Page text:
Experts voice skin cancer concerns as over a third of UK plans hot-climate holiday

● New survey data released by the charity Melanoma Focus shows that 35% of UK adults are planning a hot summer holiday this year. For the majority, it will be the first since the start of the pandemic.
● Only 61% plan on wearing sunscreen falling to 49% of 18 to 25 year olds.
● Experts have voiced concerns about the increased risk of melanoma – the most serious form of skin cancer.
● Data also shows 1 in 8 people aren’t wearing sunscreen because it is too expensive.

35% of UK adults will be benefiting from the relaxed travel rules and are planning a hot summer holiday this year according to new data released today by the charity Melanoma Focus. For the majority (72%) of them it will be their first holiday in a hot climate since the start of the Covid-19 pandemic.[1]

Experts have voiced concerns in response to the new data which also shows that, of those planning on a holiday in a hot climate this summer, only 61% plan on always wearing sunscreen dropping to 49% of 18 to 25 year olds.

In a survey carried out by Melanoma Focus, around half (42%) of people who do not regularly wear sunscreen when travelling to a hot country, say it’s because they don’t expect to burn or that they have a preference to get tanned. This is despite the fact that, prior to the pandemic, 59% of respondents said they would sunburn at least once per year.

1 in 36 men and 1 in 47 women in the UK will be diagnosed with melanoma skin cancer in their lifetime. It is the deadliest form of skin cancer and, across the country, accounts for 1% of all cancer deaths and kills 2,300 people per year. Yet 86% of melanomas are preventable.[2]

Melanoma skin cancer is becoming more common in the UK with around 16,700 new cases every year (46 every day). Since the early 1990s incidence rates have more than doubled and in males they have almost tripled. It is expected to continue to rise.[3]

The survey found that young people appeared less concerned about skin health, are less likely to wear sunscreen when travelling to a hot country and were more likely to have been sunburned each year. [4] This is of particular concern because research shows that if you have had more than five sunburns in your life you have doubled your risk of getting melanoma skin cancer but just one serious sunburn in childhood or adolescence more than doubles a person’s chances of developing melanoma later in life.[5]

The vast majority (86%) of melanoma skin cancer is preventable yet the new data shows that less than a third of people (27%) knew that SPF 30 or above is generally advised as the most appropriate level of sunscreen protection and only 16% of respondents always wear sunscreen when in the UK while 28% said they do ‘most of the time’.

Importantly, the survey also showed that 1 in 8 people (12%) aren’t wearing sunscreen because it is too expensive and people on the very lowest incomes are less likely to wear sunscreen than any other economic group. Other reasons cited were a desire to tan, a belief they won’t burn or a feeling that sunscreen is too messy and unpleasant to wear.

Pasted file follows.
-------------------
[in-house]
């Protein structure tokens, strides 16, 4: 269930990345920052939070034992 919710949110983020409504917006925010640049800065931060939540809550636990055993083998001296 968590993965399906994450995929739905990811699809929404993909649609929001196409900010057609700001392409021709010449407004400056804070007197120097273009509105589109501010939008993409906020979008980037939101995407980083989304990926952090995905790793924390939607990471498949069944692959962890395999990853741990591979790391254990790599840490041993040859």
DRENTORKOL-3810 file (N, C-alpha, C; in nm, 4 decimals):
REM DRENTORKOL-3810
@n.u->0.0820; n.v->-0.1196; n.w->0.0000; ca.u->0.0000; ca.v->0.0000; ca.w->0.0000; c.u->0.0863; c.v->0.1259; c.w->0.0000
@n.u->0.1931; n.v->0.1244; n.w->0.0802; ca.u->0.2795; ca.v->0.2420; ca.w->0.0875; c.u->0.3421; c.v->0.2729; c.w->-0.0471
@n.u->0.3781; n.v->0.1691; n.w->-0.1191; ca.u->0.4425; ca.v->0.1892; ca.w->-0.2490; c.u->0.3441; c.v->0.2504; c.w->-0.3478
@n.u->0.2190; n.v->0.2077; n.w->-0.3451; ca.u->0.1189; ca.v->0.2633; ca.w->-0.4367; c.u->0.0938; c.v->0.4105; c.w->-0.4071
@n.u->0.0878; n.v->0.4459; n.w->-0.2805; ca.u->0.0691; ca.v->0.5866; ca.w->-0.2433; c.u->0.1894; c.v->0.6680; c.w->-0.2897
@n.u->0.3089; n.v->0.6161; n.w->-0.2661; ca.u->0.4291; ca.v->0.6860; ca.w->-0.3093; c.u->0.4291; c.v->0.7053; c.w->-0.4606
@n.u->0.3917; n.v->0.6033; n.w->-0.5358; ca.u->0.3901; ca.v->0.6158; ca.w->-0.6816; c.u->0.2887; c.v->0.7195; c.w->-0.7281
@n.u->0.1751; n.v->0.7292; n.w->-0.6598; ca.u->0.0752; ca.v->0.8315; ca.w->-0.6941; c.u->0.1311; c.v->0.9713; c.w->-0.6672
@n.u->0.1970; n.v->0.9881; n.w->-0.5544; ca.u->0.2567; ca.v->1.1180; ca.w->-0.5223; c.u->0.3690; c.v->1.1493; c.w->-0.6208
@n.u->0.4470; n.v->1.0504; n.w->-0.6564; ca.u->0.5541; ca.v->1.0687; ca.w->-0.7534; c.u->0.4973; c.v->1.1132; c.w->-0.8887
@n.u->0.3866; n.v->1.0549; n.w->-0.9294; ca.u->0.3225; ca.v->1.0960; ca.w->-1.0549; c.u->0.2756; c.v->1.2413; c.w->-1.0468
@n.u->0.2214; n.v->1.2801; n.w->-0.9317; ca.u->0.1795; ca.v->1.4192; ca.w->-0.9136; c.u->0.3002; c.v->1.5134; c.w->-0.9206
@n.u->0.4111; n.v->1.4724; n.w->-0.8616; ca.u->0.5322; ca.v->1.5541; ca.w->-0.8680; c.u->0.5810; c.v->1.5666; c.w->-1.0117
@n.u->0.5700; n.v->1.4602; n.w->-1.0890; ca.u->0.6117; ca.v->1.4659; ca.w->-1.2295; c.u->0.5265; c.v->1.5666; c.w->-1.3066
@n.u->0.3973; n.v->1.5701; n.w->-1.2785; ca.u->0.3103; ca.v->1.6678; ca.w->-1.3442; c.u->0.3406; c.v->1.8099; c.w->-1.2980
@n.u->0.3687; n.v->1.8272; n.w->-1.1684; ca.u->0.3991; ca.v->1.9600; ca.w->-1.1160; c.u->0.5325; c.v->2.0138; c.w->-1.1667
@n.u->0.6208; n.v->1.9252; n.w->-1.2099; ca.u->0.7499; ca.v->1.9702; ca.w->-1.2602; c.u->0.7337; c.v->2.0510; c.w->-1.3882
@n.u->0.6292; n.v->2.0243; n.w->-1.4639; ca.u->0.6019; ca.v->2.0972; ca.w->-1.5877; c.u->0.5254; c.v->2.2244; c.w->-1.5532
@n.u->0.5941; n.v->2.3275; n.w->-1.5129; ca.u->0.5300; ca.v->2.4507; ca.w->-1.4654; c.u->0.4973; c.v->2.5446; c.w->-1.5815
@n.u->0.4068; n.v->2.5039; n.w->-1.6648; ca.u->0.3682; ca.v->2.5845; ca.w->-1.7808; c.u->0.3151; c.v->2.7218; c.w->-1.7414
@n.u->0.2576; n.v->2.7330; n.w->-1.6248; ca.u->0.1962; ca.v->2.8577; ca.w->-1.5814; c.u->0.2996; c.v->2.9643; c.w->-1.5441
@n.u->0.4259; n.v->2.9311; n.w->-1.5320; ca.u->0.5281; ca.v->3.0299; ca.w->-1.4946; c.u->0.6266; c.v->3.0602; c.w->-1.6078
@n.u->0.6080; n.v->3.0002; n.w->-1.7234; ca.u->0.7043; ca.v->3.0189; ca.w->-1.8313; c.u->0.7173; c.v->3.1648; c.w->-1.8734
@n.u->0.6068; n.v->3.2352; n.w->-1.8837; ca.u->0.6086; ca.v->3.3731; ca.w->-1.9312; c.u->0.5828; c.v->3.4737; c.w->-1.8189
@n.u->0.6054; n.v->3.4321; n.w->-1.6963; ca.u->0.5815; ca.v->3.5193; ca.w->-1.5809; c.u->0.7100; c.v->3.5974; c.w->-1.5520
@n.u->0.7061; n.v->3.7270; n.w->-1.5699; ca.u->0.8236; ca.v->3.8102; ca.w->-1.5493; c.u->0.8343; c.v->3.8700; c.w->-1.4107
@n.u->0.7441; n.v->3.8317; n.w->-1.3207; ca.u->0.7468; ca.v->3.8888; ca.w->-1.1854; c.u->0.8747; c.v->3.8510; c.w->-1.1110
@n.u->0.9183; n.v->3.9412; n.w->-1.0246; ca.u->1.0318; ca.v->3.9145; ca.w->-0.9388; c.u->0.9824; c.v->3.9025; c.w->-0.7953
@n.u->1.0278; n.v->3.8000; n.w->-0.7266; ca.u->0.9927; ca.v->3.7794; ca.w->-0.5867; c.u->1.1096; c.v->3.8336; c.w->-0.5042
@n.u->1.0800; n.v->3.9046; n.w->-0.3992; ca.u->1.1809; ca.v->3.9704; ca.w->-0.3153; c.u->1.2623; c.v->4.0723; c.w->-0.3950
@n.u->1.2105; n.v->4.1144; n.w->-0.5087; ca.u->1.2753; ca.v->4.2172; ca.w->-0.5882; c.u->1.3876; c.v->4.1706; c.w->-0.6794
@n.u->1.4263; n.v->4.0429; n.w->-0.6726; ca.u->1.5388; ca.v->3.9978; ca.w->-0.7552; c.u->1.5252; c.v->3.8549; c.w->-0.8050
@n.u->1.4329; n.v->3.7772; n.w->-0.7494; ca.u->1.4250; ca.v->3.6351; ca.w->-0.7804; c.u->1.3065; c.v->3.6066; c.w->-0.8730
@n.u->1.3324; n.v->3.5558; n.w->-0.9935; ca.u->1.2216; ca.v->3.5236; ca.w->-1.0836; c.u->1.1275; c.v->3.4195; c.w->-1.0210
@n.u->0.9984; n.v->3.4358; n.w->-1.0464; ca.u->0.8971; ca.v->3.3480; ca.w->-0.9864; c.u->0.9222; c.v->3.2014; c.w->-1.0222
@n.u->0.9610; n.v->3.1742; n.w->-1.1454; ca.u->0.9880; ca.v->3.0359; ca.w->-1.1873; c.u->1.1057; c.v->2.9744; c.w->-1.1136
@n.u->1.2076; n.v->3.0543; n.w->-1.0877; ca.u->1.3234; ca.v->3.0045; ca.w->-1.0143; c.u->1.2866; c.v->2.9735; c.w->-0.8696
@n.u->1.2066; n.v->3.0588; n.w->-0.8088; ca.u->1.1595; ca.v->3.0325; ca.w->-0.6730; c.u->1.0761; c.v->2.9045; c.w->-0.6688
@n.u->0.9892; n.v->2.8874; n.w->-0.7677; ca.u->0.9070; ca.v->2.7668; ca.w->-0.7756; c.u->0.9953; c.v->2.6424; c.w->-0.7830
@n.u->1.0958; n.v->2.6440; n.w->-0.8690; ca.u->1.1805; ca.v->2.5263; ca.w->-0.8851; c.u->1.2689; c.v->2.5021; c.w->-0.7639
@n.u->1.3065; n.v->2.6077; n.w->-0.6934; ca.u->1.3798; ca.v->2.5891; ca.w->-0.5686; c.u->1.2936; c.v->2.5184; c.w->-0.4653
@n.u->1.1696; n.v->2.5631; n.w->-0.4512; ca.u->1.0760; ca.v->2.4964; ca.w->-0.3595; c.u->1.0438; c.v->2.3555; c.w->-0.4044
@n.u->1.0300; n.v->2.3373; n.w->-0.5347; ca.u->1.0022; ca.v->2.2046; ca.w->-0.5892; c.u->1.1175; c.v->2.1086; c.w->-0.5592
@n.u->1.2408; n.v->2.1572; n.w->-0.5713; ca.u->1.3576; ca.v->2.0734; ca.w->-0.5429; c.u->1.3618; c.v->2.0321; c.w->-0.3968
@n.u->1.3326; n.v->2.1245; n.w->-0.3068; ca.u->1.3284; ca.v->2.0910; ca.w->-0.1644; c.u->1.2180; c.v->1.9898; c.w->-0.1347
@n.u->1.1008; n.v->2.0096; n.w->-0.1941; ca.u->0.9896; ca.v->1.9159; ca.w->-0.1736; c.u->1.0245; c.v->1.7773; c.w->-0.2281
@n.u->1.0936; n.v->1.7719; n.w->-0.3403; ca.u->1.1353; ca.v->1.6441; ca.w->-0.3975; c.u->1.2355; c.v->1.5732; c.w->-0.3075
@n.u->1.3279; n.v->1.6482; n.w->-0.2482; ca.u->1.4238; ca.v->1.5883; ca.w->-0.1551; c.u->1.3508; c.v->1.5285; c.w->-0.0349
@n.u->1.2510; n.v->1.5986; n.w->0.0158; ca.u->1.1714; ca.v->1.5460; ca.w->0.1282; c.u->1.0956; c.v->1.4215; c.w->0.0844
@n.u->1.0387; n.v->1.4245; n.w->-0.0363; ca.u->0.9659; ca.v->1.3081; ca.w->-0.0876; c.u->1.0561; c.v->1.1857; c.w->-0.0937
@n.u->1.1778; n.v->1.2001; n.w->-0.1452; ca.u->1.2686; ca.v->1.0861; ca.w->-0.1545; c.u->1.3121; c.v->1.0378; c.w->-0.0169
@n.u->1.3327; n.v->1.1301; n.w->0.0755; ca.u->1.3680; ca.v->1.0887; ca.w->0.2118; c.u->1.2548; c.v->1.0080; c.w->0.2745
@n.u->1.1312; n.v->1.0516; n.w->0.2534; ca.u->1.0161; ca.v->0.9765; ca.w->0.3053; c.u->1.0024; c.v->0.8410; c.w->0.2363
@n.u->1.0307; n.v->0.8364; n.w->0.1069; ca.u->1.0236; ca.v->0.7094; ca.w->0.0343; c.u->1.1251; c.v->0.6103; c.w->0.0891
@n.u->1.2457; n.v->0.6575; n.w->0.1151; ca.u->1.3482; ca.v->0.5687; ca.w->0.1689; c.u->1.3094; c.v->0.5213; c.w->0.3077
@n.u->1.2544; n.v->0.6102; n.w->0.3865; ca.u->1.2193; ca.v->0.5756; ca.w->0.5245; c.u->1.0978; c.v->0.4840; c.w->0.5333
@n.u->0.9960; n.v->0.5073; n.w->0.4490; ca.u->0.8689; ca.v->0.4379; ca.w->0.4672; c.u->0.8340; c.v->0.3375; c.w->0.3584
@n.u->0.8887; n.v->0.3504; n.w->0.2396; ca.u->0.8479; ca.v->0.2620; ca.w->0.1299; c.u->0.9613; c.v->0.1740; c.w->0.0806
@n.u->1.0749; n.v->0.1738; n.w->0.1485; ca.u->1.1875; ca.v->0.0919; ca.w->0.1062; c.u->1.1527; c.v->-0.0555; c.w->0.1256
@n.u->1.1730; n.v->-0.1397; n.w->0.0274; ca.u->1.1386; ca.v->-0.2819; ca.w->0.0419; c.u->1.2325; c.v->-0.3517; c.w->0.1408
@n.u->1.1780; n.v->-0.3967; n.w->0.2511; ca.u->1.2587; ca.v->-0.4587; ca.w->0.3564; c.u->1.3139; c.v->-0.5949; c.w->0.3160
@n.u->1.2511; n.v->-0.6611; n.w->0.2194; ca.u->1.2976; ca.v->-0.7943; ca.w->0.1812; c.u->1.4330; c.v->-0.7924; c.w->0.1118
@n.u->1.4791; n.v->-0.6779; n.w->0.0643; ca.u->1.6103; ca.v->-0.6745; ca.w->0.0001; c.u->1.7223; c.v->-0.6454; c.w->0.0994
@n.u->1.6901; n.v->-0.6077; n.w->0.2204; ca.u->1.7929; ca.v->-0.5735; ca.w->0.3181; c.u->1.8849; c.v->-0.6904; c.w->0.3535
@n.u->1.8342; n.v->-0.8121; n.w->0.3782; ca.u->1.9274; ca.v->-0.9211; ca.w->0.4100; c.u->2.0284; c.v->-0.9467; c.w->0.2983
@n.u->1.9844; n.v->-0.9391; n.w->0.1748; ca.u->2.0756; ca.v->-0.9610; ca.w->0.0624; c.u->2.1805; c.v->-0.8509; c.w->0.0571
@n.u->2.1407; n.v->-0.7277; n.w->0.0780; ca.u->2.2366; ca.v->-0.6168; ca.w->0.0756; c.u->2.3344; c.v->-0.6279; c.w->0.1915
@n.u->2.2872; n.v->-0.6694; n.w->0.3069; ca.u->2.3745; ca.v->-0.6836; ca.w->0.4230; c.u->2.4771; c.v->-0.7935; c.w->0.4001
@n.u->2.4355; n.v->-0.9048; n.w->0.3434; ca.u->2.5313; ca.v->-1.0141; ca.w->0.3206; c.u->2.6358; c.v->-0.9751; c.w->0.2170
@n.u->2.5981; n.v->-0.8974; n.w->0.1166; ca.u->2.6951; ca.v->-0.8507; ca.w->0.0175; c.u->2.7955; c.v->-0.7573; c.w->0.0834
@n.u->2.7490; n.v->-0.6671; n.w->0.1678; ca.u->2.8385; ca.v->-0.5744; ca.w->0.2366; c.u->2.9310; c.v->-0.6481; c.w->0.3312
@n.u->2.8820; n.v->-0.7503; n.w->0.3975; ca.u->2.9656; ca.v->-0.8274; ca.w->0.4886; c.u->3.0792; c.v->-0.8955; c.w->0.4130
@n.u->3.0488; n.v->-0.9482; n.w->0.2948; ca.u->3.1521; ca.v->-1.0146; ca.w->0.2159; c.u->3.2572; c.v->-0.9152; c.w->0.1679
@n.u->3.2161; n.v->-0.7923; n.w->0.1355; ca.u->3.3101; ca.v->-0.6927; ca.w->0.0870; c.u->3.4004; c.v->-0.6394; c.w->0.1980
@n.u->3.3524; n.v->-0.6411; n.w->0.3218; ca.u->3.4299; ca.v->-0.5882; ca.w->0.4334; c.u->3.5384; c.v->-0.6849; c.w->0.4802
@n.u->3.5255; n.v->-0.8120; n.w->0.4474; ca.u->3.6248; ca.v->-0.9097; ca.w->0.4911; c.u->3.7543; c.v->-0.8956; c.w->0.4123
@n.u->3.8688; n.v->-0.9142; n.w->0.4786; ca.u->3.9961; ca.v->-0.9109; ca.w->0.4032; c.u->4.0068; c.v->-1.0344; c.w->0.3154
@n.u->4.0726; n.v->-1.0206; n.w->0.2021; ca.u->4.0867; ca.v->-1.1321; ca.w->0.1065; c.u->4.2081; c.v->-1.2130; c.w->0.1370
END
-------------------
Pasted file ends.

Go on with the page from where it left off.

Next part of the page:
Susanna Daniels, CEO of Melanoma Focus, said:

“86% of melanoma skin cancer cases are preventable. We’re not telling people they shouldn’t enjoy their Summer but, if you’re going to be exposed to the sun then it’s crucial that you protect your skin from a young age. “Apply a combined UVA and UVB sunscreen SPF 30 or above and repeat applications every two hours. Wear a hat, sunglasses and cover up exposed skin, especially in the heat of the day and stay in the shade between 11am and 3pm if you can.”

36 year old Luke Thomas from Kidwelly in Wales, was diagnosed with melanoma skin cancer in 2014. Luke said:

“My cancer journey started with an unusual mole on my back and now I have stage 4 Metastatic Melanoma which has spread across my skin and in my lymphatic system. I am now reliant on life-prolonging treatment. If I’d known what I now know about skin cancer when I was in my teens and 20s I would have protected myself more. We all have been caught out but it’s crucial to remember to protect your skin and apply high SPF sunscreen every two hours when you’re out in the sun.”
Luke raised over £60,000 for Melanoma Focus in 2021 by walking the 870 mile Welsh Coastal Path.

Professor Catherine Harwood, Consultant Dermatologist at Barts Health and Trustee at Melanoma Focus, said:

“Exposure to UV rays from the sun or sunbeds, particularly when young, can cause permanent DNA damage in the skin making it more likely for skin cancers to develop.
“Many people don’t fully realise how dangerous sunburn can be. “People with pale skin are especially susceptible to the sun’s harmful rays but anyone can
develop skin cancer.”

[1] View the full data tables here.
[2]Melanoma skin cancer statistics | Cancer Research UK
[3]Melanoma skin cancer statistics | Cancer Research UK
[4] 49% of 18 to 25 year olds plan to wear sunscreen in a hot country. 82% of respondents aged 18 to 25 said they would sunburn at least once per year.
[5]Skin Cancer Facts & Statistics – The Skin Cancer Foundation Lew RA, Sober AJ, Cook N, et al. Sun exposure habits in patients with cutaneous melanoma: a case study. J Dermatol Surg Onc 1983; 12:981-6.